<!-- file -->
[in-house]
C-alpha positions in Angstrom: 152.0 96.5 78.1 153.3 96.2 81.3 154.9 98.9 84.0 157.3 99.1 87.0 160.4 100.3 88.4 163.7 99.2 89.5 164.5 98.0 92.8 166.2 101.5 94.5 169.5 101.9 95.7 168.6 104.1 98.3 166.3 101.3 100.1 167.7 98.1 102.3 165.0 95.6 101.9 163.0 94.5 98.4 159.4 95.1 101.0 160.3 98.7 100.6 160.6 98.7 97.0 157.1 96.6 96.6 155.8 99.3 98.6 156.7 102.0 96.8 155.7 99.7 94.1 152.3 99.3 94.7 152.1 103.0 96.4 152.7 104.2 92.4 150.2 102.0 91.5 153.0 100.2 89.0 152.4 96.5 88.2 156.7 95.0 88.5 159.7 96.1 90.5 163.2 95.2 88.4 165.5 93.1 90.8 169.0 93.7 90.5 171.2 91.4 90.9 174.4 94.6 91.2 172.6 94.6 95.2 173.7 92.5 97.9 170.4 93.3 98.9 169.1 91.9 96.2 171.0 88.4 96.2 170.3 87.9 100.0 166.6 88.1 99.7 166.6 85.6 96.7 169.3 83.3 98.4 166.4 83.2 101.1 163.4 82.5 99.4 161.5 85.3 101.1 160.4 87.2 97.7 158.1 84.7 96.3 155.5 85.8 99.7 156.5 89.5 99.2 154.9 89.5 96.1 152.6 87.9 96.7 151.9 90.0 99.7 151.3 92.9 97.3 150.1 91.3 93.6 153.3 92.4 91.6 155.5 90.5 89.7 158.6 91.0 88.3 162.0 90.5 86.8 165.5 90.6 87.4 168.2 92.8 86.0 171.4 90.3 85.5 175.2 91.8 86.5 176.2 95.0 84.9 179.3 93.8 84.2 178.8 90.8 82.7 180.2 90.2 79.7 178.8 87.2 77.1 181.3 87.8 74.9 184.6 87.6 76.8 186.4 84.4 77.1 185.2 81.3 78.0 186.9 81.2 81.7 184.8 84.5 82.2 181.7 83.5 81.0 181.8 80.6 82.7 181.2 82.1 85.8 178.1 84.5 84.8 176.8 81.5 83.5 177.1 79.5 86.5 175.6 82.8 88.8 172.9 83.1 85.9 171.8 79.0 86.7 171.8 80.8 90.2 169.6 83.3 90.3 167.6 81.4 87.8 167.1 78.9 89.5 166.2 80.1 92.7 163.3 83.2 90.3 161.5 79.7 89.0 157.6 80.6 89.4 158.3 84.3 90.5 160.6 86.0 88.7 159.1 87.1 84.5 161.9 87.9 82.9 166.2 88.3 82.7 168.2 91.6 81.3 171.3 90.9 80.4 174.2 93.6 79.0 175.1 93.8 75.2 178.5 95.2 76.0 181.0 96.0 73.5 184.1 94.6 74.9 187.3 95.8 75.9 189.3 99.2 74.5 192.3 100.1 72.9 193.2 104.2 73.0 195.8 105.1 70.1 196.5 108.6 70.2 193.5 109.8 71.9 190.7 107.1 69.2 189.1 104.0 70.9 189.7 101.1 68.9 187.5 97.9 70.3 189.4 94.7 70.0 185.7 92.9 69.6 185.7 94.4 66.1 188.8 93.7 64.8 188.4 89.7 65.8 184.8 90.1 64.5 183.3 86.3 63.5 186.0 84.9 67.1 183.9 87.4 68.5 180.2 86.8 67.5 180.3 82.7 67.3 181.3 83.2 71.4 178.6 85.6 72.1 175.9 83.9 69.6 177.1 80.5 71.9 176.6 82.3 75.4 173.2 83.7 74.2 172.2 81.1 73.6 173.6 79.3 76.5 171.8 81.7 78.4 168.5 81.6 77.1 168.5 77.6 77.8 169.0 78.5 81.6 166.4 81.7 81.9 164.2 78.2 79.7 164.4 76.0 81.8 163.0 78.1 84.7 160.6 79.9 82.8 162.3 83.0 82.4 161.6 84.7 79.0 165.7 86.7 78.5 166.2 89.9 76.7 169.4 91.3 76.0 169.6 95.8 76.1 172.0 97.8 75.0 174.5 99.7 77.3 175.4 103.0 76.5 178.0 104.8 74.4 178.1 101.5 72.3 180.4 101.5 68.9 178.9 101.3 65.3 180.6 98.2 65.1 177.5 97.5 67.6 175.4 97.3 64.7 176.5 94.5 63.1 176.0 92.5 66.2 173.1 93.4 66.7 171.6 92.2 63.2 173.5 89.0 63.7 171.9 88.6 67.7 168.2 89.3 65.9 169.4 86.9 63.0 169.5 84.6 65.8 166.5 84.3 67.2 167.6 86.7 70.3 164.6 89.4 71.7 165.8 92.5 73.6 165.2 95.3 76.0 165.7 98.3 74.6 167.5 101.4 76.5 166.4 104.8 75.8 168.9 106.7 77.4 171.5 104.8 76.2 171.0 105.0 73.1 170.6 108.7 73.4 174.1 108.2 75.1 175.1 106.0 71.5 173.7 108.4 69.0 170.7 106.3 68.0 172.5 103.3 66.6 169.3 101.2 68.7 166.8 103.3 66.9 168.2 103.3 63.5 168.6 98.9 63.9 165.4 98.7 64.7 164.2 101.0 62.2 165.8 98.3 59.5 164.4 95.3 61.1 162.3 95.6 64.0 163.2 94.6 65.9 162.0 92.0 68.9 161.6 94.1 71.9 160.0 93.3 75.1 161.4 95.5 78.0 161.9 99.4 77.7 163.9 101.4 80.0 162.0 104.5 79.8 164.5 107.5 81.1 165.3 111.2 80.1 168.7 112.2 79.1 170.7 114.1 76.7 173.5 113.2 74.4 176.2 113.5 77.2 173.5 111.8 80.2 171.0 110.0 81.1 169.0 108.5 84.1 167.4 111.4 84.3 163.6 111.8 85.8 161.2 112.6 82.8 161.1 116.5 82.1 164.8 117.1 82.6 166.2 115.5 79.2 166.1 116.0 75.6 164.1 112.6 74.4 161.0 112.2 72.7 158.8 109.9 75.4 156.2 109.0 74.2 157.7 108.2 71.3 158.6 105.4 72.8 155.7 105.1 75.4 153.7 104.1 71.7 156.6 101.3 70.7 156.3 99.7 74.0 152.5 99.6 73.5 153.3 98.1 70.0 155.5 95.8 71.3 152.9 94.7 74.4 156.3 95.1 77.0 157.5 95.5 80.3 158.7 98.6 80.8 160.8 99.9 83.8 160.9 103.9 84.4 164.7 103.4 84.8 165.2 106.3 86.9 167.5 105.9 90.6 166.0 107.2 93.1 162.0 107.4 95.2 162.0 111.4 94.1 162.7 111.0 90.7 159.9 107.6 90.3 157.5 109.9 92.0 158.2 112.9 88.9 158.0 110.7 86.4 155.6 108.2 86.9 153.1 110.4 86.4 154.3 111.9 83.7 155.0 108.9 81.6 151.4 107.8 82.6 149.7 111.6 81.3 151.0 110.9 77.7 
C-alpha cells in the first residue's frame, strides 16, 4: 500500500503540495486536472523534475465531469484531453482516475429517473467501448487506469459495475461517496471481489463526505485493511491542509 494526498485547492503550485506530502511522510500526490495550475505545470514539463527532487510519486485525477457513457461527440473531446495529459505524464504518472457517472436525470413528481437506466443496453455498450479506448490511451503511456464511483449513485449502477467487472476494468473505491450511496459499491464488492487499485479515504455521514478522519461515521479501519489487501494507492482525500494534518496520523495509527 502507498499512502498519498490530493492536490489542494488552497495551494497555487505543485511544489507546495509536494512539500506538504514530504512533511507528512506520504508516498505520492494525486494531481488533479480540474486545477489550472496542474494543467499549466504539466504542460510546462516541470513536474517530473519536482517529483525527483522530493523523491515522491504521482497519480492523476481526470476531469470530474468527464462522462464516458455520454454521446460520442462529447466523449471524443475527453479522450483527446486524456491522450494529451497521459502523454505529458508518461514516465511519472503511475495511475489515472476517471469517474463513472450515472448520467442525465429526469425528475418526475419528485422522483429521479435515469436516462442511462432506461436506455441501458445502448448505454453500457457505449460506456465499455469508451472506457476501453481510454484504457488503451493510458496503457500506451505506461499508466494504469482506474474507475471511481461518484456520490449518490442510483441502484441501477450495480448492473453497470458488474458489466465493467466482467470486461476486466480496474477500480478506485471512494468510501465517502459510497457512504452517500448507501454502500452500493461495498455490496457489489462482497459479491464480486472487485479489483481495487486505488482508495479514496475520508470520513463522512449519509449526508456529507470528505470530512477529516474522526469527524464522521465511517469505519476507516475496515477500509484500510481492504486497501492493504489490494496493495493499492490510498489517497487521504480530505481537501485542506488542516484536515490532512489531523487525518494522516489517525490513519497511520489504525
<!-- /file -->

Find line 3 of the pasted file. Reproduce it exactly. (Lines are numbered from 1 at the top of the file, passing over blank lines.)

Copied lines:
C-alpha cells in the first residue's frame, strides 16, 4: 500500500503540495486536472523534475465531469484531453482516475429517473467501448487506469459495475461517496471481489463526505485493511491542509 494526498485547492503550485506530502511522510500526490495550475505545470514539463527532487510519486485525477457513457461527440473531446495529459505524464504518472457517472436525470413528481437506466443496453455498450479506448490511451503511456464511483449513485449502477467487472476494468473505491450511496459499491464488492487499485479515504455521514478522519461515521479501519489487501494507492482525500494534518496520523495509527 502507498499512502498519498490530493492536490489542494488552497495551494497555487505543485511544489507546495509536494512539500506538504514530504512533511507528512506520504508516498505520492494525486494531481488533479480540474486545477489550472496542474494543467499549466504539466504542460510546462516541470513536474517530473519536482517529483525527483522530493523523491515522491504521482497519480492523476481526470476531469470530474468527464462522462464516458455520454454521446460520442462529447466523449471524443475527453479522450483527446486524456491522450494529451497521459502523454505529458508518461514516465511519472503511475495511475489515472476517471469517474463513472450515472448520467442525465429526469425528475418526475419528485422522483429521479435515469436516462442511462432506461436506455441501458445502448448505454453500457457505449460506456465499455469508451472506457476501453481510454484504457488503451493510458496503457500506451505506461499508466494504469482506474474507475471511481461518484456520490449518490442510483441502484441501477450495480448492473453497470458488474458489466465493467466482467470486461476486466480496474477500480478506485471512494468510501465517502459510497457512504452517500448507501454502500452500493461495498455490496457489489462482497459479491464480486472487485479489483481495487486505488482508495479514496475520508470520513463522512449519509449526508456529507470528505470530512477529516474522526469527524464522521465511517469505519476507516475496515477500509484500510481492504486497501492493504489490494496493495493499492490510498489517497487521504480530505481537501485542506488542516484536515490532512489531523487525518494522516489517525490513519497511520489504525